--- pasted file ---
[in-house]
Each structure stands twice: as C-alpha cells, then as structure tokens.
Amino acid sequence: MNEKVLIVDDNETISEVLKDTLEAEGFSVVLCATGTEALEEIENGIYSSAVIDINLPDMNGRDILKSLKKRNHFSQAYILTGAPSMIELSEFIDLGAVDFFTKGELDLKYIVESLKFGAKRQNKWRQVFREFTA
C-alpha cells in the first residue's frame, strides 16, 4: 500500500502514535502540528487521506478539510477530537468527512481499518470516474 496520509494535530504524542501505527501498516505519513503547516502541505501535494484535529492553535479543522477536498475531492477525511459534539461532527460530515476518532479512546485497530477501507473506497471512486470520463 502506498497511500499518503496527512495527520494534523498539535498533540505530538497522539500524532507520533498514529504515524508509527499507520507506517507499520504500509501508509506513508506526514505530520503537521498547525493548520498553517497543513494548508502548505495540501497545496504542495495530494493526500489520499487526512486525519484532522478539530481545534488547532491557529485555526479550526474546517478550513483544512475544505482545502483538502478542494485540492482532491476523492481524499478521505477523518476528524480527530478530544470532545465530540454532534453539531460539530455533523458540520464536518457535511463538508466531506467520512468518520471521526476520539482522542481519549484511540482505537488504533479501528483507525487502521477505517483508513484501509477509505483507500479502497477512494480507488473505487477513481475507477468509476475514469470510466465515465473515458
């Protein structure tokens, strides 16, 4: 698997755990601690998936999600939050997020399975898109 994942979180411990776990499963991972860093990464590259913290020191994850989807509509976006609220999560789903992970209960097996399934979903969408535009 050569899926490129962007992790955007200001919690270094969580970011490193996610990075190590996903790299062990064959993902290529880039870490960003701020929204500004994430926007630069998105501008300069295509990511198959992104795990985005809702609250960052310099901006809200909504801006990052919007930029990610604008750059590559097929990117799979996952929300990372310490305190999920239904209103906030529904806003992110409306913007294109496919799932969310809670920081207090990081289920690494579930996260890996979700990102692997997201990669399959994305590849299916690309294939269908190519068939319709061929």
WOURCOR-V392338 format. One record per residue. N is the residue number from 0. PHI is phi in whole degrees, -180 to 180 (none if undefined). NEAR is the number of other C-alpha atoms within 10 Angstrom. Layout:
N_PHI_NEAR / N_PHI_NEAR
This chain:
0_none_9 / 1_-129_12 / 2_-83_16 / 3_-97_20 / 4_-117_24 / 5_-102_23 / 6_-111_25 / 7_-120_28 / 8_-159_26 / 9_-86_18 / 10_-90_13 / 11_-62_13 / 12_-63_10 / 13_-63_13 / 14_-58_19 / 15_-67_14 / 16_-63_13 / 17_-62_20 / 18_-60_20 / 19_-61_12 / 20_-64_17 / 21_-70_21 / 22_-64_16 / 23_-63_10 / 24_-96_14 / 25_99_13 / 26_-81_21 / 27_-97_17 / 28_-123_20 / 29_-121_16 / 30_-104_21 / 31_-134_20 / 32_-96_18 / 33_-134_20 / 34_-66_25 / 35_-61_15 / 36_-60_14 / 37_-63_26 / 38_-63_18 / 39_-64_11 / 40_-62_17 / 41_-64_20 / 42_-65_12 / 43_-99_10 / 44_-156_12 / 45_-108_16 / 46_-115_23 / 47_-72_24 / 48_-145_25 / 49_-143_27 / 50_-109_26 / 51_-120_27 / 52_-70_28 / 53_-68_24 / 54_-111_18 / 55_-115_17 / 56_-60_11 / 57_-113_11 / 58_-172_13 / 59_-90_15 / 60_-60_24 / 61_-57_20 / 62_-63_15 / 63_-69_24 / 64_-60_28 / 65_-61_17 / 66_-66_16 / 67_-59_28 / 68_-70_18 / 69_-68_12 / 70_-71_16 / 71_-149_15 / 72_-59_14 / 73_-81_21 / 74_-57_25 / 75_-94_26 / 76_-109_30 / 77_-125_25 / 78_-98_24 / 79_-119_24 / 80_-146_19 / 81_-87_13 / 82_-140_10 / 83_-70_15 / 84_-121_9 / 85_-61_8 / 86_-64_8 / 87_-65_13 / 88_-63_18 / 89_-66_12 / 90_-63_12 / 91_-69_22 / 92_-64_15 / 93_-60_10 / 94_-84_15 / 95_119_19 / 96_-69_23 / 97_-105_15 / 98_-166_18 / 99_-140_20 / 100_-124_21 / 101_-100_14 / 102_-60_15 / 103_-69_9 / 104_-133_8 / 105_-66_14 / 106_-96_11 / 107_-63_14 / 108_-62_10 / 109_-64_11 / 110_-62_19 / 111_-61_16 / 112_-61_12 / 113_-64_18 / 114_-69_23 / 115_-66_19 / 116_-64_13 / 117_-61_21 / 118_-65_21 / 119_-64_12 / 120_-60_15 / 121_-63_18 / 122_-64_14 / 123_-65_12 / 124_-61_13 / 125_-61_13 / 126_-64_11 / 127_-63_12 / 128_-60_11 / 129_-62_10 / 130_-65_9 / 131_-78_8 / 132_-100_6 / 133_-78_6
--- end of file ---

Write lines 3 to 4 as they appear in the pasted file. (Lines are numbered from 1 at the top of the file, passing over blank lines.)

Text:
Amino acid sequence: MNEKVLIVDDNETISEVLKDTLEAEGFSVVLCATGTEALEEIENGIYSSAVIDINLPDMNGRDILKSLKKRNHFSQAYILTGAPSMIELSEFIDLGAVDFFTKGELDLKYIVESLKFGAKRQNKWRQVFREFTA
C-alpha cells in the first residue's frame, strides 16, 4: 500500500502514535502540528487521506478539510477530537468527512481499518470516474 496520509494535530504524542501505527501498516505519513503547516502541505501535494484535529492553535479543522477536498475531492477525511459534539461532527460530515476518532479512546485497530477501507473506497471512486470520463 502506498497511500499518503496527512495527520494534523498539535498533540505530538497522539500524532507520533498514529504515524508509527499507520507506517507499520504500509501508509506513508506526514505530520503537521498547525493548520498553517497543513494548508502548505495540501497545496504542495495530494493526500489520499487526512486525519484532522478539530481545534488547532491557529485555526479550526474546517478550513483544512475544505482545502483538502478542494485540492482532491476523492481524499478521505477523518476528524480527530478530544470532545465530540454532534453539531460539530455533523458540520464536518457535511463538508466531506467520512468518520471521526476520539482522542481519549484511540482505537488504533479501528483507525487502521477505517483508513484501509477509505483507500479502497477512494480507488473505487477513481475507477468509476475514469470510466465515465473515458